We are compiling a list of helpful resources for our members and other interested parties. If you would like to add a title to this list, or have a relevant publication forthcoming, please do get in touch. 

MIDIRS Midwifery Digest is a trusted quarterly academic journal for maternity health care professionals, students and researchers.

Abraham-Van der Mark, Eva (ed). Successful Home Birth and Midwifery: The Dutch Model. London: Bergin & Garvey, 1993.

Allotey, J.C. “Writing Midwives’ History: Problems and Pitfalls”. Midwifery 27.2 (2011): 131-37. DOI:

Badger, Frances J. “Eaves, Mary Ann (1805/6-1875)”. Oxford Dictionary of National Biography. Oxford: Oxford U.P., 2016. DOI:
——-. “Illuminating Nineteenth-Century English Urban Midwifery: The Register of a Convent Midwife”. Women’s History Review 23.5 (2014): 683-705. DOI:

Barnawi, Najla, Solina Richter and Farida Habib. “Midwifery and Midwives: A Historical Analysis”. Journal of Research in Nursing and Midwifery 2.8 (2013): 114-21. DOI: http:/

Borsay, Anne and Billie Hunter (eds). Nursing and Midwifery in Britain since 1700. Basingstoke: Palgrave Macmillan, 2012.

Brione, Rebecca. “To What Extent Does or Should a Woman’s Autonomy Overrule the Interests of her Baby? A Study of Autonomy-related Issues in the Context of Caesarean Section”. The New Bioethics 21.1 (2015): 71-86. DOI:

Christiaens, Wendy, Marianne J. Nieuwenhuijze and Raymond de Vries. “Trends in the Medicalisation of Childbirth in Flanders and the Netherlands”. Midwifery 29 (2013): e1-e8. DOI:

King, Helen. Midwifery, Obstetrics and the Rise of Gynaecology: The Uses of a Sixteenth-Century Compendium. London: Routledge, 2007.

Leap, Nicky and Billie Hunter. The Midwife’s Tale: An Oral History from Handywoman to Professional Midwife. Second edition. Barnsley: Pen and Sword Social History, 2013.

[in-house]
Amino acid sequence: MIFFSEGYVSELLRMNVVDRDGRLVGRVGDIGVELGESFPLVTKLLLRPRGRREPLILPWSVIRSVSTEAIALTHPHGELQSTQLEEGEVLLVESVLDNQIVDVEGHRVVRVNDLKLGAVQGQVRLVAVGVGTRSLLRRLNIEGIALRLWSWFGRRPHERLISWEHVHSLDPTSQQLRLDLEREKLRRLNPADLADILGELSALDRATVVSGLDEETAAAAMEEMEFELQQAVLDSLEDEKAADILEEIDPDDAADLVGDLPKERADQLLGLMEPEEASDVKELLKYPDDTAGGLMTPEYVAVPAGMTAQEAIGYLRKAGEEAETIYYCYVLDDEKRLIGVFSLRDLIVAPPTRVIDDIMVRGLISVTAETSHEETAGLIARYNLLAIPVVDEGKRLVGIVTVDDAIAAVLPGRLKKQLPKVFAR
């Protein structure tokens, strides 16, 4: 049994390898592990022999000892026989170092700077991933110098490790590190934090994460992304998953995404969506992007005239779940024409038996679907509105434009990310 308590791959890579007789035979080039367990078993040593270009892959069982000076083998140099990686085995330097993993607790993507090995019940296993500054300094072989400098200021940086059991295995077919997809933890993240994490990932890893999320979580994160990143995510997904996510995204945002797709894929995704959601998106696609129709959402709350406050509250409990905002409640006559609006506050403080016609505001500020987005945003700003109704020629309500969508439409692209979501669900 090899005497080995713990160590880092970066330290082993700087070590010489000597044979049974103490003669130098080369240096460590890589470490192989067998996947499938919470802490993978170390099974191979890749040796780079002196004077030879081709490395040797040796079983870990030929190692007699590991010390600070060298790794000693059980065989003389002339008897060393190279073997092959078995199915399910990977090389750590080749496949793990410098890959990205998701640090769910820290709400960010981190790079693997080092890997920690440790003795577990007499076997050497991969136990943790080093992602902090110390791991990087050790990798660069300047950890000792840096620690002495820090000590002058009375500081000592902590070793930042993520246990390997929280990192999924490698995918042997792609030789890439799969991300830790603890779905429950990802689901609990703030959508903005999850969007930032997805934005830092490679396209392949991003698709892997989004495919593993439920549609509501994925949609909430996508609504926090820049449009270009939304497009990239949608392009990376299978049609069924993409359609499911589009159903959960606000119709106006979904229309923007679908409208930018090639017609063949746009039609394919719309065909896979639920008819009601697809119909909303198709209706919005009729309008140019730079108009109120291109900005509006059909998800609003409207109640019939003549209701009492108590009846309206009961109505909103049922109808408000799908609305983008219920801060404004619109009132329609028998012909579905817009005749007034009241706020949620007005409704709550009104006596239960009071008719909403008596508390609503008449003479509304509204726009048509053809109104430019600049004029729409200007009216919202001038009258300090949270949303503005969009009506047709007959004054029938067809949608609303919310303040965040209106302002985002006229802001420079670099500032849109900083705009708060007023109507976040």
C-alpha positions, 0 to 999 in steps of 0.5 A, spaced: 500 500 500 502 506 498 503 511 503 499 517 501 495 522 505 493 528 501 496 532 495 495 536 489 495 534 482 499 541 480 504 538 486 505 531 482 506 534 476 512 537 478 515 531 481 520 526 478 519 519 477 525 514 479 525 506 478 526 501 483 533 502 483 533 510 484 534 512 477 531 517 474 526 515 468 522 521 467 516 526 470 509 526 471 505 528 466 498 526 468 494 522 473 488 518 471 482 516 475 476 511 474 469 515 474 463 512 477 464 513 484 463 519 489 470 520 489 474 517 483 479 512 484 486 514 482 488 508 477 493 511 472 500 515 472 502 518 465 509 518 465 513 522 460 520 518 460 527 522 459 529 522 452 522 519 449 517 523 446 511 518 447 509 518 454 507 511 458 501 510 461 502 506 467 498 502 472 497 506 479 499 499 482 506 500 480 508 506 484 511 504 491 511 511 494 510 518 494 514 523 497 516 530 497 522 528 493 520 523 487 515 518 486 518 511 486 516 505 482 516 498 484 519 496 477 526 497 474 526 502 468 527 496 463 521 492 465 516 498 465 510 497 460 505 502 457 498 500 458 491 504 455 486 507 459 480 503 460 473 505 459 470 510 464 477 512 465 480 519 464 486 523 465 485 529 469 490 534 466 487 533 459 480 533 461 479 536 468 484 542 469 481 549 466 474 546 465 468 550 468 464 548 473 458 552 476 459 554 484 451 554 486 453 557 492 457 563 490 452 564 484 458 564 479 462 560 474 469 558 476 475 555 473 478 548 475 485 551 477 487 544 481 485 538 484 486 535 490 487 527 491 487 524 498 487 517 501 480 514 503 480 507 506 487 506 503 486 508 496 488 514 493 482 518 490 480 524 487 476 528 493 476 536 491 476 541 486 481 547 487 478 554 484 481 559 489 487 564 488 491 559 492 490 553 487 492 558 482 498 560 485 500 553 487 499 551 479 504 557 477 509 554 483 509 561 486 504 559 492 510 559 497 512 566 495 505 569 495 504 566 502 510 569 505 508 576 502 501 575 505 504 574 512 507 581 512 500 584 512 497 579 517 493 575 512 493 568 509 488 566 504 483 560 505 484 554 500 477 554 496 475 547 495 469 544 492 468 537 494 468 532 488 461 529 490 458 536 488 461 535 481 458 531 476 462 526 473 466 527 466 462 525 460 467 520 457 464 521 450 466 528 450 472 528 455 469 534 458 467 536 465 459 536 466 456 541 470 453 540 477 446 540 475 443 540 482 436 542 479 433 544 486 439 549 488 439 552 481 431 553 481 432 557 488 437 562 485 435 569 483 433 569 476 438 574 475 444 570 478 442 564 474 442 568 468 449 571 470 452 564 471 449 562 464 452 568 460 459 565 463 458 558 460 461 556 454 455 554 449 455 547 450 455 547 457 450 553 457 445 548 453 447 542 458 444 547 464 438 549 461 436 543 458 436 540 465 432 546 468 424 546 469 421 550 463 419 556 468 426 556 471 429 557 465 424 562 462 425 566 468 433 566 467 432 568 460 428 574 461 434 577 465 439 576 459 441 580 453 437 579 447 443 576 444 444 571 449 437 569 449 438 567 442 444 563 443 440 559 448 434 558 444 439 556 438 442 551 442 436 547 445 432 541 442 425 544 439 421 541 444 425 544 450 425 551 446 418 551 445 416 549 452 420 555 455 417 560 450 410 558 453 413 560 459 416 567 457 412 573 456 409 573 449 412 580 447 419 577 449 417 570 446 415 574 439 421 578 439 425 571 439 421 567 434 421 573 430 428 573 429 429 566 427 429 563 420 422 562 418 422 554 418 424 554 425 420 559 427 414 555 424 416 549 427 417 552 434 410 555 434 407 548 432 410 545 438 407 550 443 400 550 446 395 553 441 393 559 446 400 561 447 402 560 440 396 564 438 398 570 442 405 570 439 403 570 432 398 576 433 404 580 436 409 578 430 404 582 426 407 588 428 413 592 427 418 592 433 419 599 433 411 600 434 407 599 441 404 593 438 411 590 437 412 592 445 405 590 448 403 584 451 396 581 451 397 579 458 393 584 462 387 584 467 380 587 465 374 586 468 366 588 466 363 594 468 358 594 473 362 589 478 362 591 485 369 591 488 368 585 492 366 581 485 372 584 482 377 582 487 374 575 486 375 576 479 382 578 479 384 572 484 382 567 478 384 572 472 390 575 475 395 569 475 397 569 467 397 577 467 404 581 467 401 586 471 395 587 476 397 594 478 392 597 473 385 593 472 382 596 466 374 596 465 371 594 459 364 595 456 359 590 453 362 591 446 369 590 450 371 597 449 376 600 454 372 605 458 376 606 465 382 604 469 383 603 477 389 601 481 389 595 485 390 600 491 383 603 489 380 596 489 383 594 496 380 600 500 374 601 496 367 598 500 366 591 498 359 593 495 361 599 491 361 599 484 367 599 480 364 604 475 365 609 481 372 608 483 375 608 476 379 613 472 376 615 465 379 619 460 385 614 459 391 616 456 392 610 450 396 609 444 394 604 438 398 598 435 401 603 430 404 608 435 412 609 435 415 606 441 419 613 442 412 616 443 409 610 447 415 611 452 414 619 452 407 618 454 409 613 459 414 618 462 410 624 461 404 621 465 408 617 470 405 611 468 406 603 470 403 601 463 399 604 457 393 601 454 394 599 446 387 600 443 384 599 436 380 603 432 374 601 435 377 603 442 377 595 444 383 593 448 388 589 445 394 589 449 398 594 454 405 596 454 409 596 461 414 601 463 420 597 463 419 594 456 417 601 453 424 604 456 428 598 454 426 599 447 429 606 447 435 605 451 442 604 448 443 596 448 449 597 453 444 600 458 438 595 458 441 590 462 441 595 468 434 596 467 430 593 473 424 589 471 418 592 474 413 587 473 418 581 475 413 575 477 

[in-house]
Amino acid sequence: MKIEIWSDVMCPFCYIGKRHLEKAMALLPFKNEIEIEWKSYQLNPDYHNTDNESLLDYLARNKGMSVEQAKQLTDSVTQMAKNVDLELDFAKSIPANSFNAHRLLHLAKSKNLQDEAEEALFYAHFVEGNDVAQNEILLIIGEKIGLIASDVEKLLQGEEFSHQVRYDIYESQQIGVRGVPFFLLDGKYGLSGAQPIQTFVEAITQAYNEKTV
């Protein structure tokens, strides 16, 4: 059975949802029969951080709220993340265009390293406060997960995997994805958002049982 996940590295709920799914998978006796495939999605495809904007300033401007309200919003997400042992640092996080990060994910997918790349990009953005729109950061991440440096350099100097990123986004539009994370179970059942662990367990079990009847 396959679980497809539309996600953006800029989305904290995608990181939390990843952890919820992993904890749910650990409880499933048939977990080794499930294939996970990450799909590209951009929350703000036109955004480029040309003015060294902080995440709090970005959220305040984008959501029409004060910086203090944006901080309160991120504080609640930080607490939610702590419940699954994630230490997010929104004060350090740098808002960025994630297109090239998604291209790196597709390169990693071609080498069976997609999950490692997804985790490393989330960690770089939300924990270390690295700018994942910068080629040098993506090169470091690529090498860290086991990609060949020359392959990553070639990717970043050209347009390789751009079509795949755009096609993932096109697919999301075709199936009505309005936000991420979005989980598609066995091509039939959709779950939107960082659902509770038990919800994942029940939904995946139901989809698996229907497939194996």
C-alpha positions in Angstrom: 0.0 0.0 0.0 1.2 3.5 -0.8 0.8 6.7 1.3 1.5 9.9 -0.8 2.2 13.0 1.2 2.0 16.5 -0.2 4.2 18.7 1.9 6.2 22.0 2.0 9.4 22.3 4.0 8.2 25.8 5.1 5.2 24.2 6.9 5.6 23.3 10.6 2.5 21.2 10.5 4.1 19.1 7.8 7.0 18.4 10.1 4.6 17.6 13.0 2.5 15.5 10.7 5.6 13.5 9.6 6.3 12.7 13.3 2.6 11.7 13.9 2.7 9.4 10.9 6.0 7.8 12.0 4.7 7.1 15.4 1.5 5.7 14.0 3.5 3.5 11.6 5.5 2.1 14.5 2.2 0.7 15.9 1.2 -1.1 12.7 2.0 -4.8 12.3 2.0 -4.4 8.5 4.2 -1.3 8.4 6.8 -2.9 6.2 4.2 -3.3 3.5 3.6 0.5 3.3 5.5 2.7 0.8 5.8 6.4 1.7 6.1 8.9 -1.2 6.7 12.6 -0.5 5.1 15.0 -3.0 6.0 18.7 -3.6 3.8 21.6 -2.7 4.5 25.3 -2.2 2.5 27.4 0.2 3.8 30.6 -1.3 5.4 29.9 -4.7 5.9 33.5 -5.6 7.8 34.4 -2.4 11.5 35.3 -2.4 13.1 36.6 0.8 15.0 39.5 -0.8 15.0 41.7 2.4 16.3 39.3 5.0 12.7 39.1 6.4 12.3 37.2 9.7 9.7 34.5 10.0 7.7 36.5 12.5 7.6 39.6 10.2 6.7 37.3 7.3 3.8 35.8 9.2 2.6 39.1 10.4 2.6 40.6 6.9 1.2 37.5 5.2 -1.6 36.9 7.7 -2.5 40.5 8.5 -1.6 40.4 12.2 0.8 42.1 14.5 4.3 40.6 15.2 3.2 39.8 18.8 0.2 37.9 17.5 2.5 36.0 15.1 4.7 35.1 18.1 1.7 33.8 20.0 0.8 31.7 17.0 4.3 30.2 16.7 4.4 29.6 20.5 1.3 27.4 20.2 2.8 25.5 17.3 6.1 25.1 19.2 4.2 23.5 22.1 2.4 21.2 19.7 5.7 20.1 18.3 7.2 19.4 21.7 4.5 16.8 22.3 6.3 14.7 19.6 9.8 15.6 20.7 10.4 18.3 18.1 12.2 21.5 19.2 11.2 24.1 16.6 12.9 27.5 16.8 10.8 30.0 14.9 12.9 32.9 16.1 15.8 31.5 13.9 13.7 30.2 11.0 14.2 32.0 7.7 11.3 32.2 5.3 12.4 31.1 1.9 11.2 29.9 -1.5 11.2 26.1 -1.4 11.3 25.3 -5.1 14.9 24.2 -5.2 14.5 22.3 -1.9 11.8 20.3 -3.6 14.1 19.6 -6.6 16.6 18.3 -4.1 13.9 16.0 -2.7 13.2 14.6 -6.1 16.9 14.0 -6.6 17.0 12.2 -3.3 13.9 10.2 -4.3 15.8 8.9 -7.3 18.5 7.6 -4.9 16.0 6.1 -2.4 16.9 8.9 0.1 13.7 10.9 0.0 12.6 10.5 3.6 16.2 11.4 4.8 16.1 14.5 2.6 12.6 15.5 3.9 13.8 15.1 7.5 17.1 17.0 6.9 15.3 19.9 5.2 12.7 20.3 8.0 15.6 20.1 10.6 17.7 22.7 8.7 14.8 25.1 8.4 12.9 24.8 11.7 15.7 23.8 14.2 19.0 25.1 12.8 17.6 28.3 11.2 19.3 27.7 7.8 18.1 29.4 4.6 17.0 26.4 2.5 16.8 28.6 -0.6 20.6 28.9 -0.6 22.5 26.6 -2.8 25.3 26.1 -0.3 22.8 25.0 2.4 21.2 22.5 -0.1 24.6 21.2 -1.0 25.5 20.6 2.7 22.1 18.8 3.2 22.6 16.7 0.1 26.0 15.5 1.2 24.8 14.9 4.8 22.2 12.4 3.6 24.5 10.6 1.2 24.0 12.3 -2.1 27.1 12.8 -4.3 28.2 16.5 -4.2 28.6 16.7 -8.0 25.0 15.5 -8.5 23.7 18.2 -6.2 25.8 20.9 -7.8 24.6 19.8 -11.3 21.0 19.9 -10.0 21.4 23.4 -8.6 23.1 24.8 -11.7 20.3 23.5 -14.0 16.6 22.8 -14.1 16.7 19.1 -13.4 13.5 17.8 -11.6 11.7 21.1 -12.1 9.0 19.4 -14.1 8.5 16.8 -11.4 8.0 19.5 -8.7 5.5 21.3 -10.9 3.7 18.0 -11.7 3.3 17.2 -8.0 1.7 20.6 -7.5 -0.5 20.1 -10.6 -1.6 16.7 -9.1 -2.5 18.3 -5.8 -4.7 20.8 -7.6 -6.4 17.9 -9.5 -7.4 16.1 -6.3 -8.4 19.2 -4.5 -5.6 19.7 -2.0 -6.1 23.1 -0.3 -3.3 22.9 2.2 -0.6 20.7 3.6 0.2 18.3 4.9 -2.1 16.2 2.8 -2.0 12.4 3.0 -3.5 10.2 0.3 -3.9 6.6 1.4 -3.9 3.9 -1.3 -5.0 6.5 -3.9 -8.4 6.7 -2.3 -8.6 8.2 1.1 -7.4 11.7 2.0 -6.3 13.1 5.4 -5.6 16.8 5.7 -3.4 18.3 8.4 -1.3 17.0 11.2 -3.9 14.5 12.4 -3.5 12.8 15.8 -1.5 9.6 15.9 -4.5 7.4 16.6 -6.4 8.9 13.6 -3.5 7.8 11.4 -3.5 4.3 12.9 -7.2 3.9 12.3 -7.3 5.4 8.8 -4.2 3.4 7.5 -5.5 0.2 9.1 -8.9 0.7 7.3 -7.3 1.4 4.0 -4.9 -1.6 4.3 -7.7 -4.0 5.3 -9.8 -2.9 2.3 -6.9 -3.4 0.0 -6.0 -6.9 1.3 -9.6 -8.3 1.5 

McCourt, Christine (ed.). Childbirth, Midwifery and Concepts of Time. Oxford: Bergham, 2009.

McIntosh, Tania. “Attrition from Midwifery Programmes at a Midwifery School in the English Midlands, 1939-1973: An Historical Study”. Nurse Education Today 45 (2016): 63-68. DOI:
——-. “‘I’m Not the Tradesman’: A Case Study of District Midwifery in Nottingham and Derby, 1954-1974”. Social History of Medicine 27. 2 (2014): 221-40. DOI:
——-. A Social History of Maternity and Childbirth: Key Themes in Maternity Care. Abingdon: Routledge, 2012.

Nicolson, Malcolm and John E.E. Fleming. Imaging and Imagining the Fetus: The Development of Obstetric Ultrasound. Baltimore: Johns Hopkins U.P., 2013.
Nicolson, Malcolm. “James Young Simpson and the Development of Physical Diagnosis”. James Young Simpson: A Lad o’ Pairts. Eds. R. Mander and A. Nuttall. Erskine: Scottish History Press, 2011. 57-75.
——-. “The Queen Mother’s Hospital, 1964-2010”. Child Health in Scotland: A History of Glasgow’s Royal Hospital for Sick Children. Eds. I. Hutchison, L. Weaver and M. Nicolson. Erskine: Scottish History Press, 2015. 189-204.

Wilson, Adrian. “A Memorial of Eleanor Willughby, a Seventeenth-century Midwife”. Women, Science and Medicine 1500-1700. Eds. Lynette Hunter and Sarah Hutton. Gloucestershire: Sutton, 1997. 138-77.
——-. “The Perils of Early-modern Procreation: Childbirth with or without Fear?”. British Journal for Eighteenth-century Studies 16 (1993): 1-19.
——-. “William Hunter and the Varieties of Man-midwifery”. William Hunter and the Eighteenth-century Medical World. Eds. W.F. Bynum and Roy Porter. Cambridge: Cambridge U.P., 1985. 343-69.